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Aha! Looking at the most recent inflation data, it seems that prices in the U.K. are flyin’ higher like Taio Cruz! Does this mean the pound is set skyrocket on the charts too, or will U.K. inflation be included in the “High Expectations Asian Father” meme because it’s still not good enough?

Before we answer that question, let’s first do a quick review of the PPI report for January.

According to National Statistics U.K., prices of raw materials used by manufacturers increased by 1.7% during the month and overshot the 1.3% uptick that markets were expecting. In addition to that, the input prices report for December was revised up to 3.9% after being initially reported at 3.4%. Meanwhile, output prices came in more than double the 0.4% forecast at 1.0%. Consequently, this increase pushed annual inflation up to 4.8%.

If you’re scratching your head wondering about what drove prices higher, then scratch no more! I dug a little deeper into the report and I discovered that it was the surge in food and gas prices.

Because businesses usually pass on additional costs to consumers, a lot of economic gurus are expecting the CPI report for the same month to overshoot both market expectations and the BOE‘s target range of 1.0% to 3.0%.

If you’ve been reading the best forex education site in the hood, then you most probably know that currencies usually rally on strong inflation numbers. But strangely enough, the pound didn’t rally at the wake of the positive PPI report. In fact, according to Pip Diddy, it fell by about a hundred pips!

Fast-rising prices usually signal strong economic growth, but could also hurt consumer spending and investment if left untamed. This is why central banks usually hike their interest rates -so companies can cool down from too much borrowing and investment spending. Consequently, higher interest rates also means better carry trade yields, so currency bulls charge at even the slightest rumors of cash rate hikes.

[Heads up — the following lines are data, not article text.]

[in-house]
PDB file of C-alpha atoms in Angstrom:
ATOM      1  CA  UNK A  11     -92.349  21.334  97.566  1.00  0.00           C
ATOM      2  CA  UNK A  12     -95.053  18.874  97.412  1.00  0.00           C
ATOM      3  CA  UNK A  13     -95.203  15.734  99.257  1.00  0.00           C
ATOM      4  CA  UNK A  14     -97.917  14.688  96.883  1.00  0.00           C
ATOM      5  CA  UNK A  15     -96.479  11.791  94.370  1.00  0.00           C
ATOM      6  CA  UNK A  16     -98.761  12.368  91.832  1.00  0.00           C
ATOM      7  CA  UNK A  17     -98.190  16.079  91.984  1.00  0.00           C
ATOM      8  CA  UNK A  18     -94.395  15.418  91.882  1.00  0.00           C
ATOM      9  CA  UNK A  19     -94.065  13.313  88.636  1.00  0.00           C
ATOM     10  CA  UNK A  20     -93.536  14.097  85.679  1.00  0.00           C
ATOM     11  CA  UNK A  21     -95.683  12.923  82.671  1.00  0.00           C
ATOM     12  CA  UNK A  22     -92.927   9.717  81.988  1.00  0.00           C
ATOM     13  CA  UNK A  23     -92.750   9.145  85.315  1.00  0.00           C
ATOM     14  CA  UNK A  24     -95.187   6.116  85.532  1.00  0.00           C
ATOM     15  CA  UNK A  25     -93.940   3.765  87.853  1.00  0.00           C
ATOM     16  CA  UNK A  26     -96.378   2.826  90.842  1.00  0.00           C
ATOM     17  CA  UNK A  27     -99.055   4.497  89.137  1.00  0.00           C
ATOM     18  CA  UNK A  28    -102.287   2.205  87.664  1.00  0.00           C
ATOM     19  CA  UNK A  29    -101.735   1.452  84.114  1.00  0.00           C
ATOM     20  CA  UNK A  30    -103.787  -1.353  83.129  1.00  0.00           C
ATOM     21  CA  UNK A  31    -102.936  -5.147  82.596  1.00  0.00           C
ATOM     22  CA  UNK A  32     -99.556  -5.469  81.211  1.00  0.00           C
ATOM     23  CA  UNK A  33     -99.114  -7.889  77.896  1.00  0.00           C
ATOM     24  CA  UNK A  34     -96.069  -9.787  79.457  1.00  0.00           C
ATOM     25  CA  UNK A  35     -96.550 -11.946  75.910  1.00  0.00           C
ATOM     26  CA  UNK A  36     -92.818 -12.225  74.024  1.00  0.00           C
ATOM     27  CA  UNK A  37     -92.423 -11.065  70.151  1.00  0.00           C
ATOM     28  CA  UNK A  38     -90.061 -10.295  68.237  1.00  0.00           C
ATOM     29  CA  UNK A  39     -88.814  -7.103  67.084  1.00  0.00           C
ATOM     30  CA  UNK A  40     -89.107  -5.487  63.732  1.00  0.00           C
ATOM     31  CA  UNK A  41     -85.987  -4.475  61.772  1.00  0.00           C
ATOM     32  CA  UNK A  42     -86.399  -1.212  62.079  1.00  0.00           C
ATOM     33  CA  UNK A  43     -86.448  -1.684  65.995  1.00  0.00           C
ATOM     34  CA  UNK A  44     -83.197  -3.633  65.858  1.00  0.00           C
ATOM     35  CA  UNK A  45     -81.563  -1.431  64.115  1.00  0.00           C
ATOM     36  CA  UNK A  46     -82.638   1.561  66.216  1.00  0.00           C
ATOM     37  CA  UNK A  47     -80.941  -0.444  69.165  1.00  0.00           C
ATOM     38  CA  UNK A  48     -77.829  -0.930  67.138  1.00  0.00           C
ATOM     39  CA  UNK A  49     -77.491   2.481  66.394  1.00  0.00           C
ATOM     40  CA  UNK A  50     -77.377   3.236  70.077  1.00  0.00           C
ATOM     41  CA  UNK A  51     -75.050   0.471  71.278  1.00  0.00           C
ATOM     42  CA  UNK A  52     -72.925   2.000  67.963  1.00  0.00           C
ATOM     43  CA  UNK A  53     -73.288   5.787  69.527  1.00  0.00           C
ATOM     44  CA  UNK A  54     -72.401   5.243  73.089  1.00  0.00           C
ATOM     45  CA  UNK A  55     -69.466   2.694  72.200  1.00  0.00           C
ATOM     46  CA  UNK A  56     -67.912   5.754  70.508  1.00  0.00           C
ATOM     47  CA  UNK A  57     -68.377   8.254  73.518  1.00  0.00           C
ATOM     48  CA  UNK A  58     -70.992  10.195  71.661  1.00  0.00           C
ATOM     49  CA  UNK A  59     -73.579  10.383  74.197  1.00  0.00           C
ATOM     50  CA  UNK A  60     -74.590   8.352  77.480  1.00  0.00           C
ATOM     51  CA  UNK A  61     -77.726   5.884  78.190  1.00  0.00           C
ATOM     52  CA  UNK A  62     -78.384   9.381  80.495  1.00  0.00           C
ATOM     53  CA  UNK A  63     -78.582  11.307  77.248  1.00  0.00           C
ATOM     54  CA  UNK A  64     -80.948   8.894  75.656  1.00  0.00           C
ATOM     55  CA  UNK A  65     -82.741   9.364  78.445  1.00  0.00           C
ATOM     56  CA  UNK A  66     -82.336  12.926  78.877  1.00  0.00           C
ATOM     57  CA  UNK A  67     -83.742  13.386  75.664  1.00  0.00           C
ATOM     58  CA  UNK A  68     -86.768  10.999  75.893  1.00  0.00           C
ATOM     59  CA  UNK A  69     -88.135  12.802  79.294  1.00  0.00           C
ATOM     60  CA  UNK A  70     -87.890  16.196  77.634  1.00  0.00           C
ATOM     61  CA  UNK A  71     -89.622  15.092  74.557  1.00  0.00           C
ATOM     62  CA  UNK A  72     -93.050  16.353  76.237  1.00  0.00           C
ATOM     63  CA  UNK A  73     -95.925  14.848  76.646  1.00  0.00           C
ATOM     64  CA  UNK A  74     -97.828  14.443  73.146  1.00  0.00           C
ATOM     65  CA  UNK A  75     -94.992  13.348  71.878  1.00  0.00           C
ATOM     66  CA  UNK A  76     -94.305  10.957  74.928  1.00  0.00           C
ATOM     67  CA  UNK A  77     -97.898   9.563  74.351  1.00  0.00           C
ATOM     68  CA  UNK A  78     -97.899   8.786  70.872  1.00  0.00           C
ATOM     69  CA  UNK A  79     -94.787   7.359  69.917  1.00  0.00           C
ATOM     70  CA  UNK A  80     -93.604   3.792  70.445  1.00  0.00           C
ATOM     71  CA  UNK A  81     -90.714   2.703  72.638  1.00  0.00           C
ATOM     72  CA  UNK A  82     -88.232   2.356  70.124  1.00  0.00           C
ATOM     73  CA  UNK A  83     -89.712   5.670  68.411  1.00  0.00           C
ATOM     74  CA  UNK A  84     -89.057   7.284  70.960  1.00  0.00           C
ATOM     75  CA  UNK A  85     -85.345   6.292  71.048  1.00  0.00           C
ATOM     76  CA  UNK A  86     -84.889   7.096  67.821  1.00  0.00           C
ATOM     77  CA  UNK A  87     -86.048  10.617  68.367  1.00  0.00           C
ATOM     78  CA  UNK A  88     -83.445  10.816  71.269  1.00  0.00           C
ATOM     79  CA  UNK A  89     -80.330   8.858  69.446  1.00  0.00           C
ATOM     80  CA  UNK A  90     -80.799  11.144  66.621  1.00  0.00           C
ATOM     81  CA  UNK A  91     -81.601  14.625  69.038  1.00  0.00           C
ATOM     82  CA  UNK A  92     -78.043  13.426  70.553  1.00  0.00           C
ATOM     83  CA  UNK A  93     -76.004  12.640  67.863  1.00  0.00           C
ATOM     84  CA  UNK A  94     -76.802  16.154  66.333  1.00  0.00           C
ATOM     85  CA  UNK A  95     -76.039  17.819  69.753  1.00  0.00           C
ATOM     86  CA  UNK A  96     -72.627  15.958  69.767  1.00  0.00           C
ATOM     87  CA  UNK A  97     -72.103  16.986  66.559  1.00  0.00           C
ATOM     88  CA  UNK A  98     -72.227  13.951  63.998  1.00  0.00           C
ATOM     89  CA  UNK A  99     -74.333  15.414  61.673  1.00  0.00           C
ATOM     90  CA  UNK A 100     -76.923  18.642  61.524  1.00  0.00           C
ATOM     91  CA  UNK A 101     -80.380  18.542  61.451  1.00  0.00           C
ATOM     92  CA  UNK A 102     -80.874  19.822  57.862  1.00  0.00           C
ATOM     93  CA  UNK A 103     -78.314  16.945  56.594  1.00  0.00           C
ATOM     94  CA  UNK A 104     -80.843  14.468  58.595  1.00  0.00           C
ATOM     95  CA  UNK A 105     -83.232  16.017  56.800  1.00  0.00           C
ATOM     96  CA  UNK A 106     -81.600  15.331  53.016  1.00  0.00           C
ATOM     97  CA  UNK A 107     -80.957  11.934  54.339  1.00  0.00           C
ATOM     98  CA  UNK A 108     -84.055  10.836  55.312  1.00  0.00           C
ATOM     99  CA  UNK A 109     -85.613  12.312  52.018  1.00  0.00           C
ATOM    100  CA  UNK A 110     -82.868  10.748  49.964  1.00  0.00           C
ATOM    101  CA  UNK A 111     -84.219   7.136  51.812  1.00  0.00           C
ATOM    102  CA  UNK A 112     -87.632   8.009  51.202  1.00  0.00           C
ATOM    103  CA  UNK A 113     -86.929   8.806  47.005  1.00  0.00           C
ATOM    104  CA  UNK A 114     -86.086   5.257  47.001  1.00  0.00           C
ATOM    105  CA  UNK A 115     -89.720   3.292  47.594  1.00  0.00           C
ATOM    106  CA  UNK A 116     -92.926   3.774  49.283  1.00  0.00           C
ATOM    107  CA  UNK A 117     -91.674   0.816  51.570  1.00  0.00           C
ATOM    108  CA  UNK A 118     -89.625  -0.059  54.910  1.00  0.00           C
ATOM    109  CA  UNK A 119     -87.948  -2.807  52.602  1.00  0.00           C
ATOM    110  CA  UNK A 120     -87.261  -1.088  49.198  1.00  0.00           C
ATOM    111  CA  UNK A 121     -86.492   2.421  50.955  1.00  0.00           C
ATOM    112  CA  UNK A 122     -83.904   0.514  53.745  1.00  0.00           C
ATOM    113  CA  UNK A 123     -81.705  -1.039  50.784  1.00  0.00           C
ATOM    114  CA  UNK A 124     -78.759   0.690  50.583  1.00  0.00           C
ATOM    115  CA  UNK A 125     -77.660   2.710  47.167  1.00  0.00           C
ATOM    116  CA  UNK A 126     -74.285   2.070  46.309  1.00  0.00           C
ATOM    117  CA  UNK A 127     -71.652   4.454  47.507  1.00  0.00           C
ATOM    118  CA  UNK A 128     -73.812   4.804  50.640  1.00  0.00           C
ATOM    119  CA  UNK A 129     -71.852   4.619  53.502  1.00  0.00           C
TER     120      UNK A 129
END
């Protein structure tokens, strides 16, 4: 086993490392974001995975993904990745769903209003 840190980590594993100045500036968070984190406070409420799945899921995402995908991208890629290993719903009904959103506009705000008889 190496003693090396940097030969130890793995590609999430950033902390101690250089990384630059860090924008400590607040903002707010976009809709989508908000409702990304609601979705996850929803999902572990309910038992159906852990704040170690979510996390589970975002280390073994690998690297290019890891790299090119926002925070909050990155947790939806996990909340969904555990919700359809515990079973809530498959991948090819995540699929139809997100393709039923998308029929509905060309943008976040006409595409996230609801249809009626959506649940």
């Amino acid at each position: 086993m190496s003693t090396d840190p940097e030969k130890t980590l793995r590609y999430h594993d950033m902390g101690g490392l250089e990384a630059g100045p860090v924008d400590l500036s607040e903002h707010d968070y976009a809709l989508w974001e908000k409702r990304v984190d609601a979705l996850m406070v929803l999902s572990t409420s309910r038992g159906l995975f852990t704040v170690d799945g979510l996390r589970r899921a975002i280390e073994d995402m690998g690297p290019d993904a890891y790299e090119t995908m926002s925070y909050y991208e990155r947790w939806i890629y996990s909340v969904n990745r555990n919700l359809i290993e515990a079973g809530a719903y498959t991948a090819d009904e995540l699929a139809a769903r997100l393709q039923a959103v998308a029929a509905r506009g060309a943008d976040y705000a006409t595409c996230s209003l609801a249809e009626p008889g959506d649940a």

In the BOE’s case though, the decision whether to raise rates or not is a lot harder than it seems. Even though the MPC hawk Andrew Sentance recently found a bro in Martin Weale in supporting a rate hike, many MPC members are still worried that higher interest rates could add to the weight of the heavy austerity measures already hitting the U.K. economy. On the other hand, spending and economic growth problems could escalate if the BOE policymakers keep sitting on their hands.

So does this mean the pound bulls’ strange reaction to the PPI report will be mirrored in the CPI report which is due today at 9:30 am GMT?

Before you start dumping the pound, it might be better to wait for the upcoming BOE Inflation Report to be released. Who knows if the central bank officials still have a few tricks up their sleeves and be able to convince the public that they can keep inflation contained even without hiking rates?

Besides, the BOE could put a positive spin on the recent inflation figures and point out that these could lead to better growth prospects for their economy. Aside from that, they are expected to reiterate their view that excess capacity could exert downward pressures on price levels and could eventually restore annual inflation back to their comfort zone in the next few months.

Still, the pound’s movement would largely depend on whether market participants believe in the BOE or not. Some economic gurus believe that the slack in the British economy is smaller than expected, which means that it probably wouldn’t have a significant drag on price levels. If that’s the case, the central bank better act quick before it’s too late!